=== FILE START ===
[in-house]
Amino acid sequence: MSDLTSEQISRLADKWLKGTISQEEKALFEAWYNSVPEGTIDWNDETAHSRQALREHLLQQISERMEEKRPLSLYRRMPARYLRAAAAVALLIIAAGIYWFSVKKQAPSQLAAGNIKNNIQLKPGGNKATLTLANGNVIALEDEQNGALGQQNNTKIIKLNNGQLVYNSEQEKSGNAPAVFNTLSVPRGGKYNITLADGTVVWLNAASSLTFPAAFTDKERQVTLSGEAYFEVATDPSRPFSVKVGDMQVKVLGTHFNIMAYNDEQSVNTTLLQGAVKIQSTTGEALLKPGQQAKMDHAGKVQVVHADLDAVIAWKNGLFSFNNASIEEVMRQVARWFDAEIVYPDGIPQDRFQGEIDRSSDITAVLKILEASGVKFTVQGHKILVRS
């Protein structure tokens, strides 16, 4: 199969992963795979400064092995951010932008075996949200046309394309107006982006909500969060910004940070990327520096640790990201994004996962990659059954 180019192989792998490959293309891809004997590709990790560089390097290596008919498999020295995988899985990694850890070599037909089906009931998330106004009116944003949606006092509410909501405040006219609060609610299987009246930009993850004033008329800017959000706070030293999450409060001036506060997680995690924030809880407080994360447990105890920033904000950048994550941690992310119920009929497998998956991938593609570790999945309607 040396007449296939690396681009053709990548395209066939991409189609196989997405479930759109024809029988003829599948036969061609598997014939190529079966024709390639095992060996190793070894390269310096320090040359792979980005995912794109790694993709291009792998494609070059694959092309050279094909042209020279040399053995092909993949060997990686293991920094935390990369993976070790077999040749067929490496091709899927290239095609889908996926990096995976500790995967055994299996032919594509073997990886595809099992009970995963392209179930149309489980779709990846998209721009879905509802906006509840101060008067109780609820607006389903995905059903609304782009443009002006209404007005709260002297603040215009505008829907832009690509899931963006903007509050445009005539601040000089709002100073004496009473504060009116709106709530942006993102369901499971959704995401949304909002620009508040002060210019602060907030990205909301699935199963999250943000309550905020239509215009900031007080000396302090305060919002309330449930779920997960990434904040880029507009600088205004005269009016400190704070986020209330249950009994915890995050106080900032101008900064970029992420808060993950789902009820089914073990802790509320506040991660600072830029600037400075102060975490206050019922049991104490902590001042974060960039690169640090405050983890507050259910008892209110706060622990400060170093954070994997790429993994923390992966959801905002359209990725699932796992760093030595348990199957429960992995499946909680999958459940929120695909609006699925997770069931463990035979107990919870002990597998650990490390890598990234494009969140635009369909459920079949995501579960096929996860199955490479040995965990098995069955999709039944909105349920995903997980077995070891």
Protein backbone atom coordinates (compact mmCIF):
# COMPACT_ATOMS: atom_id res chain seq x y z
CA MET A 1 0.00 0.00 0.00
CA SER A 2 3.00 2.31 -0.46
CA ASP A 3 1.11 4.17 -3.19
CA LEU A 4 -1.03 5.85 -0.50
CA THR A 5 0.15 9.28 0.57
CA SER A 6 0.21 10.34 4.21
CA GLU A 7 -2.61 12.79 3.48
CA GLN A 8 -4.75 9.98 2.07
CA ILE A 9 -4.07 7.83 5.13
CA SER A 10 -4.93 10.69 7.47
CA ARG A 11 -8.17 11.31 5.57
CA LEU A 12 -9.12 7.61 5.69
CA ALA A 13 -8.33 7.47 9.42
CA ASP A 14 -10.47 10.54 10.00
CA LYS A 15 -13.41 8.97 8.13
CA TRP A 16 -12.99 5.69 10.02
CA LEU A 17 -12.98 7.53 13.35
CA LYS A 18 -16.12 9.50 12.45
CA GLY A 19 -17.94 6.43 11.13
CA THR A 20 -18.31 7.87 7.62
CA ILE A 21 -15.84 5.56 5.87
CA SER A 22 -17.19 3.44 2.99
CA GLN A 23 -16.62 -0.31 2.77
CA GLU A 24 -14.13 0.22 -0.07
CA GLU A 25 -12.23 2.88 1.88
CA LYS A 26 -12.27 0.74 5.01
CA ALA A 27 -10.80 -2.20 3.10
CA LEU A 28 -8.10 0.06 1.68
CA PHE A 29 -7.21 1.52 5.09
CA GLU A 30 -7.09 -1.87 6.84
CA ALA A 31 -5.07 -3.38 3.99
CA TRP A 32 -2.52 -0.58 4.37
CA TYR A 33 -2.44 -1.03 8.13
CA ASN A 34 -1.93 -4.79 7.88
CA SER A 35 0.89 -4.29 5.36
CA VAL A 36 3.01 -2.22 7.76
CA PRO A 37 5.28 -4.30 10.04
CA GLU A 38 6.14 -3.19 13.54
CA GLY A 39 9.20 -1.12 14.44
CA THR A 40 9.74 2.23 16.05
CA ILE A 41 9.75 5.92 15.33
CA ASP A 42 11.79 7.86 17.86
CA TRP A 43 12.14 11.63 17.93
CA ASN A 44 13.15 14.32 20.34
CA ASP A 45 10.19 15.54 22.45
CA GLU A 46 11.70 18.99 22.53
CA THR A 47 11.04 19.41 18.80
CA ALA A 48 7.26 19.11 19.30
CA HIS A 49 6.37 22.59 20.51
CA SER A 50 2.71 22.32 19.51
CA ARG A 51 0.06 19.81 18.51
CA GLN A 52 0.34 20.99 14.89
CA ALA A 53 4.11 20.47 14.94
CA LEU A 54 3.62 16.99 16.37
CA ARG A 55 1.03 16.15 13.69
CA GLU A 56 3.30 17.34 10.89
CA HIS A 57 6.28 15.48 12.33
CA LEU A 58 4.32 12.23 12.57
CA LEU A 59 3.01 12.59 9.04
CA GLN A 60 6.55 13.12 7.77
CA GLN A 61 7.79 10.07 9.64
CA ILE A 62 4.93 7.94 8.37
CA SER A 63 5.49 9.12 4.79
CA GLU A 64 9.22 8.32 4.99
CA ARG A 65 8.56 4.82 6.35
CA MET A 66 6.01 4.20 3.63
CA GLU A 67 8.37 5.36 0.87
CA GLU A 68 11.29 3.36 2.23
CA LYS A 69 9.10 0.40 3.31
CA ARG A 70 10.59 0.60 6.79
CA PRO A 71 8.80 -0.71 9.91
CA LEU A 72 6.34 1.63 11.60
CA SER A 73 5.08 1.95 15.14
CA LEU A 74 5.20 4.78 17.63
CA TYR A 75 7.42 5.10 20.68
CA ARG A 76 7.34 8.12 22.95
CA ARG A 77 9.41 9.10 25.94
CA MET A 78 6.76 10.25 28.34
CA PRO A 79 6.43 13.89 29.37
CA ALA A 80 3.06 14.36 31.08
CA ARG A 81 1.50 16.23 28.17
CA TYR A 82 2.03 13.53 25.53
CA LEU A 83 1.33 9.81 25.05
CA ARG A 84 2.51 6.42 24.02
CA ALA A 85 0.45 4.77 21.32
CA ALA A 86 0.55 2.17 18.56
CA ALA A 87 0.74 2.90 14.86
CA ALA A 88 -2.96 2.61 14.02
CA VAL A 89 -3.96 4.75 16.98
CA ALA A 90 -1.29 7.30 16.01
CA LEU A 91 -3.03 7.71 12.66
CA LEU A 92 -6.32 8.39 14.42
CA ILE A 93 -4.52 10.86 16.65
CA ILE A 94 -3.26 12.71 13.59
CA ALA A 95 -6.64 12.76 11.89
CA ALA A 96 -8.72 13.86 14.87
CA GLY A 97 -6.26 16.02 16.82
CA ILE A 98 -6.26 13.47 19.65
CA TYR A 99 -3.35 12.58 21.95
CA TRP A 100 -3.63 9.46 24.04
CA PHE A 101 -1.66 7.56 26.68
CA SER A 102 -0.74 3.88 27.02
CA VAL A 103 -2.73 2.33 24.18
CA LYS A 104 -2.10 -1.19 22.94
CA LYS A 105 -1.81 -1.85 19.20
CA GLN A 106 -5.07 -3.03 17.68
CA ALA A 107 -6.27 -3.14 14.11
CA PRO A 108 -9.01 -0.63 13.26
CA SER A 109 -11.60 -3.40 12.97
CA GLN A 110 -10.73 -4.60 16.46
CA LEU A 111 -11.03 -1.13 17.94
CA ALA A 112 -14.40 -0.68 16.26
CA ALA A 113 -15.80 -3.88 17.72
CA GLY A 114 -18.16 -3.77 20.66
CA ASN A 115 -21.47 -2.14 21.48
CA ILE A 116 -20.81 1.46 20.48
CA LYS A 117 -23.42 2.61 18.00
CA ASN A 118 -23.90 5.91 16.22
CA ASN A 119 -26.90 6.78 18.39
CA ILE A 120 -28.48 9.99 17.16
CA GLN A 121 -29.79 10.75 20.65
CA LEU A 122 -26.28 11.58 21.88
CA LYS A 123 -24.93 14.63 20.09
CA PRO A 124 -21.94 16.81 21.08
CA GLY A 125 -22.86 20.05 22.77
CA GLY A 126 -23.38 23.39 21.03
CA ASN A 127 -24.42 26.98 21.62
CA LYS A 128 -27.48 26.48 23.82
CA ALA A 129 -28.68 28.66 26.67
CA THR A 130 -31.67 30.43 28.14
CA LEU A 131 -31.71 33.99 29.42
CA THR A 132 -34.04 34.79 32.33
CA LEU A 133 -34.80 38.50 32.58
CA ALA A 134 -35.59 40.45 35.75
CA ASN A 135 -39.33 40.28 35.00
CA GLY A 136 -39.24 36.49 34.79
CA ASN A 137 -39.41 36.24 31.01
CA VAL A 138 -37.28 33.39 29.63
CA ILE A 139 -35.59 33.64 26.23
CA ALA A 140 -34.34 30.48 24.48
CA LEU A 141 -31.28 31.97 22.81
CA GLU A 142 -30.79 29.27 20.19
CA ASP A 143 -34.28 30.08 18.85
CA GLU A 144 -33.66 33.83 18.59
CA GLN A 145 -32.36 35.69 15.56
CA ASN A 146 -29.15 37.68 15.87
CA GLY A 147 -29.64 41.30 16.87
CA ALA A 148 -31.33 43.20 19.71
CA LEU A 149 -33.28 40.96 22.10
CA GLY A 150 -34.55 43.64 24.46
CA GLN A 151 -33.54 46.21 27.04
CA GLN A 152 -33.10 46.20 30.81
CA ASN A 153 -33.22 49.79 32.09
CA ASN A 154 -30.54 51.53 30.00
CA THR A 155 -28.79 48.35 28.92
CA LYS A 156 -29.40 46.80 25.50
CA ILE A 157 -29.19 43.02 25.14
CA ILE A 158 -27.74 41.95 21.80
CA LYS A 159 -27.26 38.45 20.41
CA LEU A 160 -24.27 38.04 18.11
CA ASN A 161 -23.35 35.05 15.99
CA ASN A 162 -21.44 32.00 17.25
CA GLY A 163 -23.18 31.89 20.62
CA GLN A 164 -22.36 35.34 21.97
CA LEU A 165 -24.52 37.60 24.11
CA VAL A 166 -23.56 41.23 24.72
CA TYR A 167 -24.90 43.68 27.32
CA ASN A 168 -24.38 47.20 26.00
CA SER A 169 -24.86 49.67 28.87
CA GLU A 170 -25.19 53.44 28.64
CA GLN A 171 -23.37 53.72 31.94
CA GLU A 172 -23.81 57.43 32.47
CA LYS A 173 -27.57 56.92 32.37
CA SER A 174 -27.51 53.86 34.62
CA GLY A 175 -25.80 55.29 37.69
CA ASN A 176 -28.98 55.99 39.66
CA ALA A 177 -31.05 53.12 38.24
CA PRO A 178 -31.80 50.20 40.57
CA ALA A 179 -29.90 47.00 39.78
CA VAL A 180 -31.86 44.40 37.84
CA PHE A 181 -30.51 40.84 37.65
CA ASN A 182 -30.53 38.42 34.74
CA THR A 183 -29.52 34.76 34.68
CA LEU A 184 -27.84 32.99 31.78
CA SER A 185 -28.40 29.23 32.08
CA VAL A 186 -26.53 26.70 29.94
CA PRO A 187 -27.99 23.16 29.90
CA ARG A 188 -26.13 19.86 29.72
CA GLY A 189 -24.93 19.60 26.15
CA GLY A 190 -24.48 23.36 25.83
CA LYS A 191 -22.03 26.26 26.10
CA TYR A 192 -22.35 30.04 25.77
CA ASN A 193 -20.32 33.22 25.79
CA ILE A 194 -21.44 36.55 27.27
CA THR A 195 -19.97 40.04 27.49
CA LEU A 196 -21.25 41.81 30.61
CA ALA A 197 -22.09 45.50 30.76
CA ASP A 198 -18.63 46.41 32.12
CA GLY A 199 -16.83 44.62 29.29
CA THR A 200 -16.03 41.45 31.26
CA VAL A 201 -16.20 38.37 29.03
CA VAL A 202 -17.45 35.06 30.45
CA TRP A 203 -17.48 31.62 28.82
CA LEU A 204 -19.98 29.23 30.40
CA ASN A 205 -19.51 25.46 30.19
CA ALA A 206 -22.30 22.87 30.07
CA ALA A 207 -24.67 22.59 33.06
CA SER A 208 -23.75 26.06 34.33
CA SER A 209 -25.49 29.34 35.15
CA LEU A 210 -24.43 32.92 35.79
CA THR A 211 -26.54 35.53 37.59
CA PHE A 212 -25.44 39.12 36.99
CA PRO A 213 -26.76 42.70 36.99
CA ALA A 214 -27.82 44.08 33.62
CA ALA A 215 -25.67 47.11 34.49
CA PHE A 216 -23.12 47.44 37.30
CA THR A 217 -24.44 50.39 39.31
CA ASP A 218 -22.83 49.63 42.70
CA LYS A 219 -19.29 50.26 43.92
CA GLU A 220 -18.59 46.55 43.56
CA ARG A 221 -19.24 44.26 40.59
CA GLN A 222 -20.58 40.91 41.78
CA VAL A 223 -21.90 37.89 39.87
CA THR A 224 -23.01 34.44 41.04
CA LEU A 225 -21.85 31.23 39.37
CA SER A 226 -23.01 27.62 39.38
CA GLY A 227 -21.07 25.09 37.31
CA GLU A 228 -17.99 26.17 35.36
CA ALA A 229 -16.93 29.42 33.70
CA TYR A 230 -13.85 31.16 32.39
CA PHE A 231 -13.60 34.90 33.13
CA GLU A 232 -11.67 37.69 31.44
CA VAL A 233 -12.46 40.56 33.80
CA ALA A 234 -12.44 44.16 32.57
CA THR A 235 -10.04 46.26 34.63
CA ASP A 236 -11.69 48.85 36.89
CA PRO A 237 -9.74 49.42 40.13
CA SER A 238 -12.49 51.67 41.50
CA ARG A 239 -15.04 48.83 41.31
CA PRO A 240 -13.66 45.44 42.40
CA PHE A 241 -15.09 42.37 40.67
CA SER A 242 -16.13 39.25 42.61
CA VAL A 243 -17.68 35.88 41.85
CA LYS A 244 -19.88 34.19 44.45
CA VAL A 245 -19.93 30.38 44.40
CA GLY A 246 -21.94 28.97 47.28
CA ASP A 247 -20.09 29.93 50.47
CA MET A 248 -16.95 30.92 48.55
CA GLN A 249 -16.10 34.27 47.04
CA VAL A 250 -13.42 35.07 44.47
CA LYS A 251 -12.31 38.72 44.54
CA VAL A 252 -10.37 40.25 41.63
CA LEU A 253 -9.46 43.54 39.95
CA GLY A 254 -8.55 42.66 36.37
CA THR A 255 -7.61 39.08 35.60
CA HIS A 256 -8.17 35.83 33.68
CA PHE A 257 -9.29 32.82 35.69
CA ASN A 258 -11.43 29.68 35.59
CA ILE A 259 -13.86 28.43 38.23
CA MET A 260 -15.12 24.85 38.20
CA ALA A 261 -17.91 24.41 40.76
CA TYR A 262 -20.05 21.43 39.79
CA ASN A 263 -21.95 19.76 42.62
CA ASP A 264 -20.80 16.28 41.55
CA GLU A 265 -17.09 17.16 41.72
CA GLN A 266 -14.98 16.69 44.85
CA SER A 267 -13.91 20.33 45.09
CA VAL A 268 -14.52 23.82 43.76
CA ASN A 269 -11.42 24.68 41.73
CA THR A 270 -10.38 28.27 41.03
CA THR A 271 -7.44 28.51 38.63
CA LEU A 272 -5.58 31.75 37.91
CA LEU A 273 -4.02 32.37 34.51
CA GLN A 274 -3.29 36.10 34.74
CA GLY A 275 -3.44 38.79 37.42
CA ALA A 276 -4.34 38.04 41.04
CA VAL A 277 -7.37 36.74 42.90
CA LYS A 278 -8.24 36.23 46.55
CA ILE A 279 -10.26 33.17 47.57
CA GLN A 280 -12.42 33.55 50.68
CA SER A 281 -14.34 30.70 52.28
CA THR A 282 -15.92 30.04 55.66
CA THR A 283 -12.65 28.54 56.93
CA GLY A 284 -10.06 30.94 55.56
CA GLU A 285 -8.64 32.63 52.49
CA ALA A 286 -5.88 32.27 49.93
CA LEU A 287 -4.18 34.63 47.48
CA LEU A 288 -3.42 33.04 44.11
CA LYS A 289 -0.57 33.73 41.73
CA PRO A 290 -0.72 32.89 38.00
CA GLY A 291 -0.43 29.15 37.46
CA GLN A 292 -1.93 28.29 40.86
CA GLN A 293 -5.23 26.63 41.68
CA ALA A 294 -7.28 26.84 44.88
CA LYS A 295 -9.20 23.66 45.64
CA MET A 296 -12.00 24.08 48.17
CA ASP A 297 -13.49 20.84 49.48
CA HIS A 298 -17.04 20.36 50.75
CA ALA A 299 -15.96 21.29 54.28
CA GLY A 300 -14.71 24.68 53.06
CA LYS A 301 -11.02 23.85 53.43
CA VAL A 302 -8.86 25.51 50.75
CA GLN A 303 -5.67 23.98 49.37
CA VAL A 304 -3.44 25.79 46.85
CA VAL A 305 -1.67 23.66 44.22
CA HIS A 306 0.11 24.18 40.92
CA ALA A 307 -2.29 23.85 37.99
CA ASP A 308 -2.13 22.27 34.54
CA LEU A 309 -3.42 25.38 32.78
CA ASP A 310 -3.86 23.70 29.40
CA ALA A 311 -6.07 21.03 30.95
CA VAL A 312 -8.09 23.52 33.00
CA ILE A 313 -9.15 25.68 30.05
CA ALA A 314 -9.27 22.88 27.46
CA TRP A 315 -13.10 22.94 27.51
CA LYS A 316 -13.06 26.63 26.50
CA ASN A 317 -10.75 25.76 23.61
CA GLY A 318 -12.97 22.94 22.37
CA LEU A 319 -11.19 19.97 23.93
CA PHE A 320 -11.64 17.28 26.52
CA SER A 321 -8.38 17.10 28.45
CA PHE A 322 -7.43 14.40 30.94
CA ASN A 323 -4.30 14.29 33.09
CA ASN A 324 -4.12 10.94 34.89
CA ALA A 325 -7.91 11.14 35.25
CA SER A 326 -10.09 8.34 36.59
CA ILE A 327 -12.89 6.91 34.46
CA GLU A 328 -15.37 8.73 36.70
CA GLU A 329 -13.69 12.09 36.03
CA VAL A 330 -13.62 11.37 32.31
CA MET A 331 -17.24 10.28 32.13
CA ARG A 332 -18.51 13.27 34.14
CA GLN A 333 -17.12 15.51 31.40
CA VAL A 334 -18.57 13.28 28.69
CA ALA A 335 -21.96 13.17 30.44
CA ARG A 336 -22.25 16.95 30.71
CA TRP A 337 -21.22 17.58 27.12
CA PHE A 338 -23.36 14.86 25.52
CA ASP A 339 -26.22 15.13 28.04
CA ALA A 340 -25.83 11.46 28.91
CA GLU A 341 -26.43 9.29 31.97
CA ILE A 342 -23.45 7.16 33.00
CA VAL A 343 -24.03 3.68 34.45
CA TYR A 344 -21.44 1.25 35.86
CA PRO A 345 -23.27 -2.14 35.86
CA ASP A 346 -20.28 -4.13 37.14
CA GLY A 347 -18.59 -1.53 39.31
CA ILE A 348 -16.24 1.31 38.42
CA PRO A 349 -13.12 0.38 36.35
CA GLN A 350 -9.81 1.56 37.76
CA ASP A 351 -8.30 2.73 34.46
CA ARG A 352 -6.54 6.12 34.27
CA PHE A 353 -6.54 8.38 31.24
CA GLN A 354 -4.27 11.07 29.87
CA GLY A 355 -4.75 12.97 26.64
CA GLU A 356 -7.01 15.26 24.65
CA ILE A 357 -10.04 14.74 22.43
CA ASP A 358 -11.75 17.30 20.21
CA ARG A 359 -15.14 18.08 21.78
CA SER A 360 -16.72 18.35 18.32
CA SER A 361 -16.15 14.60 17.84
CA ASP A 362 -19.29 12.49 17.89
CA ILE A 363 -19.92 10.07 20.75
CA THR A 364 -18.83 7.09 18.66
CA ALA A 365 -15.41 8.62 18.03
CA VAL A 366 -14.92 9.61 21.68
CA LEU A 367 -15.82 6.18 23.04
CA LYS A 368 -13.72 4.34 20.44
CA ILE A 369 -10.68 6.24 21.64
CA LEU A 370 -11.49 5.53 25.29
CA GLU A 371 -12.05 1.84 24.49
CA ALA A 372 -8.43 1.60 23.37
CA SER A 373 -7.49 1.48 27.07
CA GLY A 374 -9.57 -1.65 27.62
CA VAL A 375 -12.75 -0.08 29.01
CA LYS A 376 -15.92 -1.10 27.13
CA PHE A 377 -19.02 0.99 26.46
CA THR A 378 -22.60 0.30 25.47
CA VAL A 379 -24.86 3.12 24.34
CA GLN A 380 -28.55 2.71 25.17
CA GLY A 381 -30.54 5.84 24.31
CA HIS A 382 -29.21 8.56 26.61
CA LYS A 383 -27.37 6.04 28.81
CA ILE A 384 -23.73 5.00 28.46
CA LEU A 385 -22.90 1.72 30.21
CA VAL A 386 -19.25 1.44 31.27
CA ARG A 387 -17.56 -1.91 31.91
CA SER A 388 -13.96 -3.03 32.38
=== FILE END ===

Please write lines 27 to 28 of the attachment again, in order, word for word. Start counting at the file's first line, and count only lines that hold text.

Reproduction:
CA SER A 22 -17.19 3.44 2.99
CA GLN A 23 -16.62 -0.31 2.77